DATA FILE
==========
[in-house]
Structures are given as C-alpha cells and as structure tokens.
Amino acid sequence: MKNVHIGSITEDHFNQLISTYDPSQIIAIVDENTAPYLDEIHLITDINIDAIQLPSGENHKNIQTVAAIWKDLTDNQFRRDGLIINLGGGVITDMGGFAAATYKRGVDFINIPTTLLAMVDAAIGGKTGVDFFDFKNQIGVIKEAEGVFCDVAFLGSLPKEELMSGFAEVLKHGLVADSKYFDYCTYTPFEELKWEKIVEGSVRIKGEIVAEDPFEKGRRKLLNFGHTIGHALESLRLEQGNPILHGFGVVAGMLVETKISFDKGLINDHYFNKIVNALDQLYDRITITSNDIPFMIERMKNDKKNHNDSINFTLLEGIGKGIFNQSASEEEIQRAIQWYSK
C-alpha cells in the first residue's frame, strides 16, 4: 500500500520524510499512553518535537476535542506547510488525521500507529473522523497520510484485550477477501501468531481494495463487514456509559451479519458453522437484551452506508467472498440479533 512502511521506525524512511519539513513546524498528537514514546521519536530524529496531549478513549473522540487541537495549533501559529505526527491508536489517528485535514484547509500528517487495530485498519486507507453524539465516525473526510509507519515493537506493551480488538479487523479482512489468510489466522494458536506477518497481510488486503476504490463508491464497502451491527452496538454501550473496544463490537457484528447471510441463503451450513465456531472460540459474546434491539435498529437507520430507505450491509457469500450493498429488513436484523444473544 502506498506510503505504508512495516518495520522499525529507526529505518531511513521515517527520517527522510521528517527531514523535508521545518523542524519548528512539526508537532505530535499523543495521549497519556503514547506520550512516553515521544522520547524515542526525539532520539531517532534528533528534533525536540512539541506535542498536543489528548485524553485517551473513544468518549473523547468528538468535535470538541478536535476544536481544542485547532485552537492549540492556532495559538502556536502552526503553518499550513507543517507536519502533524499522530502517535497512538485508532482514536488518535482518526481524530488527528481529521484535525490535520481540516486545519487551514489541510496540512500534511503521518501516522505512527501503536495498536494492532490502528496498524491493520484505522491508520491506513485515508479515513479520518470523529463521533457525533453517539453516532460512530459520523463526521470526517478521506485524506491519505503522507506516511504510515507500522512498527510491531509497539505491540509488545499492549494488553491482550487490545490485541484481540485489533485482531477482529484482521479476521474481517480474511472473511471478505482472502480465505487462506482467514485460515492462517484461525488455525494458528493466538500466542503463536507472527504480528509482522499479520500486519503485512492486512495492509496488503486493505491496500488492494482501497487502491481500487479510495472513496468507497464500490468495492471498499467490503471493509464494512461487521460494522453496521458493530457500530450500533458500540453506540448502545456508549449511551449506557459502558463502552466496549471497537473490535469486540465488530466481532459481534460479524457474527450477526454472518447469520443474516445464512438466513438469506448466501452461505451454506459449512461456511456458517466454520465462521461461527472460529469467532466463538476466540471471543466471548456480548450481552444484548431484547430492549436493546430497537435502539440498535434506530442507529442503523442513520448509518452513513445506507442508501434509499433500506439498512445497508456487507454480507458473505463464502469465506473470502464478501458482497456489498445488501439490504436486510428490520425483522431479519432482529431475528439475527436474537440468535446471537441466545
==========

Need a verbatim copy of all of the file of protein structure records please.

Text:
[in-house]
Structures are given as C-alpha cells and as structure tokens.
Amino acid sequence: MKNVHIGSITEDHFNQLISTYDPSQIIAIVDENTAPYLDEIHLITDINIDAIQLPSGENHKNIQTVAAIWKDLTDNQFRRDGLIINLGGGVITDMGGFAAATYKRGVDFINIPTTLLAMVDAAIGGKTGVDFFDFKNQIGVIKEAEGVFCDVAFLGSLPKEELMSGFAEVLKHGLVADSKYFDYCTYTPFEELKWEKIVEGSVRIKGEIVAEDPFEKGRRKLLNFGHTIGHALESLRLEQGNPILHGFGVVAGMLVETKISFDKGLINDHYFNKIVNALDQLYDRITITSNDIPFMIERMKNDKKNHNDSINFTLLEGIGKGIFNQSASEEEIQRAIQWYSK
C-alpha cells in the first residue's frame, strides 16, 4: 500500500520524510499512553518535537476535542506547510488525521500507529473522523497520510484485550477477501501468531481494495463487514456509559451479519458453522437484551452506508467472498440479533 512502511521506525524512511519539513513546524498528537514514546521519536530524529496531549478513549473522540487541537495549533501559529505526527491508536489517528485535514484547509500528517487495530485498519486507507453524539465516525473526510509507519515493537506493551480488538479487523479482512489468510489466522494458536506477518497481510488486503476504490463508491464497502451491527452496538454501550473496544463490537457484528447471510441463503451450513465456531472460540459474546434491539435498529437507520430507505450491509457469500450493498429488513436484523444473544 502506498506510503505504508512495516518495520522499525529507526529505518531511513521515517527520517527522510521528517527531514523535508521545518523542524519548528512539526508537532505530535499523543495521549497519556503514547506520550512516553515521544522520547524515542526525539532520539531517532534528533528534533525536540512539541506535542498536543489528548485524553485517551473513544468518549473523547468528538468535535470538541478536535476544536481544542485547532485552537492549540492556532495559538502556536502552526503553518499550513507543517507536519502533524499522530502517535497512538485508532482514536488518535482518526481524530488527528481529521484535525490535520481540516486545519487551514489541510496540512500534511503521518501516522505512527501503536495498536494492532490502528496498524491493520484505522491508520491506513485515508479515513479520518470523529463521533457525533453517539453516532460512530459520523463526521470526517478521506485524506491519505503522507506516511504510515507500522512498527510491531509497539505491540509488545499492549494488553491482550487490545490485541484481540485489533485482531477482529484482521479476521474481517480474511472473511471478505482472502480465505487462506482467514485460515492462517484461525488455525494458528493466538500466542503463536507472527504480528509482522499479520500486519503485512492486512495492509496488503486493505491496500488492494482501497487502491481500487479510495472513496468507497464500490468495492471498499467490503471493509464494512461487521460494522453496521458493530457500530450500533458500540453506540448502545456508549449511551449506557459502558463502552466496549471497537473490535469486540465488530466481532459481534460479524457474527450477526454472518447469520443474516445464512438466513438469506448466501452461505451454506459449512461456511456458517466454520465462521461461527472460529469467532466463538476466540471471543466471548456480548450481552444484548431484547430492549436493546430497537435502539440498535434506530442507529442503523442513520448509518452513513445506507442508501434509499433500506439498512445497508456487507454480507458473505463464502469465506473470502464478501458482497456489498445488501439490504436486510428490520425483522431479519432482529431475528439475527436474537440468535446471537441466545